Torn Apart: What Lies Behind Washington’s 'Plan' B for Syria

© AP Photo / Hassan AmmarA Syrian national flag waves as vehicles move slowly on a bridge during rush hour, in Damascus, Syria, Sunday, Feb. 28, 2016
A Syrian national flag waves as vehicles move slowly on a bridge during rush hour, in Damascus, Syria, Sunday, Feb. 28, 2016 - Sputnik International
Syria may be divided into four parts, the Turkish conservative newspaper Yeni Safak recently reported. According to the article, such a scenario is part of a US plan B if the ceasefire agreement between government and opposition forces fails.

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The first area would be controlled by Bashar Assad’s government, including southern Damascus, Homs and Tartus and to the Syrian-Turkish border. The second part is the Kurdish region, including the Kurdish-controlled line east of Aleppo. The third zone is central Idlib controlled by opposition groups. The forth projected part is Daesh-controlled areas as well as Raqqa and Palmyra.

After Daesh is defeated this area would be controlled by the international coalition fighting terrorists, the article in Yeni Safak read.

After a ceasefire deal on Syria was reached Washington announced it was considering a backup plan which should be used if the deal fails. The cessation of fire in Syria commenced on February 27.

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According to Yeni Safak, among those supporting the plan B are US Defense Secretary Ashton Carter, Chairman of the Joint Chiefs of Staff Joseph Dunford, and CIA Director John Brennan. They have called for President Barack Obama to pressure Moscow and intensify support for Syrian rebel groups.

In the current context, such stove-piping activity is logic, analyst on Middle Eastern affairs Stanislav Tarasov said.

"The recent events have proved that Turkey’s actual policy toward Syria is aimed at dividing the country. What is more, it is logic in the broad context of the Arab Spring, with the gradual fragmentation of Arab states," he told Svobodnaya Pressa.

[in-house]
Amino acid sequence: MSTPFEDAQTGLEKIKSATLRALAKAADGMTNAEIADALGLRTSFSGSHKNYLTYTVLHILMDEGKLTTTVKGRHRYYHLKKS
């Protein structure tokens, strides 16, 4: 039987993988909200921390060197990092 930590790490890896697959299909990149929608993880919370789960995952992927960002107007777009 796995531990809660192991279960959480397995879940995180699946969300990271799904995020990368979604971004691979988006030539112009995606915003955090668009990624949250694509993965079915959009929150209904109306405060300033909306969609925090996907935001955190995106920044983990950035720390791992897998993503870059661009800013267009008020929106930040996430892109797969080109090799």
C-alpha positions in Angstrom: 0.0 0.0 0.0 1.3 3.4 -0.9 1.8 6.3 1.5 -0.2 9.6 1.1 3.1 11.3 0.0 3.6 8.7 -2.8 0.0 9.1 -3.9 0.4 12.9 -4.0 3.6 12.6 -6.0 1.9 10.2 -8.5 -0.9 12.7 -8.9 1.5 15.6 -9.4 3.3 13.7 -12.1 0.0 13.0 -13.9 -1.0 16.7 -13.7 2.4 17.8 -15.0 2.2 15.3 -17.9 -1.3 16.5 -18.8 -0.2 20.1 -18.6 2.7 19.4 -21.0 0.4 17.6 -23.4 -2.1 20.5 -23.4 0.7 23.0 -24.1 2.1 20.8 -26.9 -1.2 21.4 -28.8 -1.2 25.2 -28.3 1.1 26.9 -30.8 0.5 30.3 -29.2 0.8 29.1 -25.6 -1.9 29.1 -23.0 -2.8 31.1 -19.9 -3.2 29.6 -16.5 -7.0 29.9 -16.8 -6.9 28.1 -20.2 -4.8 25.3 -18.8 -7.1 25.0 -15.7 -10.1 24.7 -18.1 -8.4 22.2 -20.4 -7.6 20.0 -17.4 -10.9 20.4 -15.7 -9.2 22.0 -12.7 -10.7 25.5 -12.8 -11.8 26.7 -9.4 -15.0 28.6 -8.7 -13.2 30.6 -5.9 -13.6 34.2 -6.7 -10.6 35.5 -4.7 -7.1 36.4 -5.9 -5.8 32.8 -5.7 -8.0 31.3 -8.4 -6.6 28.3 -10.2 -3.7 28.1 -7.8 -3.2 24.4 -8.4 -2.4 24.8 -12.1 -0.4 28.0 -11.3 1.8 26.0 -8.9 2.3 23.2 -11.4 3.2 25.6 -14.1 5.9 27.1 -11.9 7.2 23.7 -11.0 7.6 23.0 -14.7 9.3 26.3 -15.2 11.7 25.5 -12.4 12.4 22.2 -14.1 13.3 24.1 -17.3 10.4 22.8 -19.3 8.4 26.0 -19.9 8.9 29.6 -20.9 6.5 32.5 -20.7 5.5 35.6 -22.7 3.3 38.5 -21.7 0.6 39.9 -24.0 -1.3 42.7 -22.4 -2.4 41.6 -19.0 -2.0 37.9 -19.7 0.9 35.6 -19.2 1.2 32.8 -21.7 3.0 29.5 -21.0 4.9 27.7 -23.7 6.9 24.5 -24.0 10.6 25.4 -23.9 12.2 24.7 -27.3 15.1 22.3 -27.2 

According to him, despite the Geneva peace process, there is still a scenario to divide Syria, and some forces are pushing it now.

"One of the most serious issues is Syrian Kurds. If Assad stays in power it would have to pass a new constitution with a new form of territorial division of Syria. Syrian Kurds are now enjoying support from both the US and Russia. And they are likely to ask for more autonomy," the analyst pointed out.

The Kurdish question is a big concern for Ankara, he added. If Kurds create their own autonomies in both Syria and Iraq, Turkey will be geographically and politically blocked. Such a prospect is also encouraging the Kurdish Workers’ Party (PKK) to intensify its struggle against Ankara, including for a Kurdish autonomous region in Turkey. Turkish President Recep Tayyip Erdogan cannot let this happen.

This is why, now the Turkish government is testing public attitudes toward this scenario.

As a result, it is clear that despite the course on preventing Syria from disintegration, there are a number of actual processes and contradicting interests in Syria, like it was in Iraq after the US invasion, he concluded.

What is more, he added, some, especially in the Middle East, have insisted that there is no need to destroy Daesh. According to them, only its radical groups should be destroyed, to establish dialogue with its "moderate wing."

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"We are witnessing a trend to legalize Daesh as a pseudo-state formation. Earlier, the US and Turkey proposed a new Sunni state in Daesh-controlled parts of Syria and Iraq," the analyst said.

He also assumed that if Syria is divided into four parts controlled by different groups difficulties will persist in the implementation of peaceful agreements.

The autonomy of the Syrian Kurdistan is almost an accomplished fact, Semyon Bagdasarov, head of the Center for Middle East and Central Asia Studies, said.

"Syria in its current form is nearing the ned. But it’s hard to predict how the country will be divided and which parts will governable and which not," he said.

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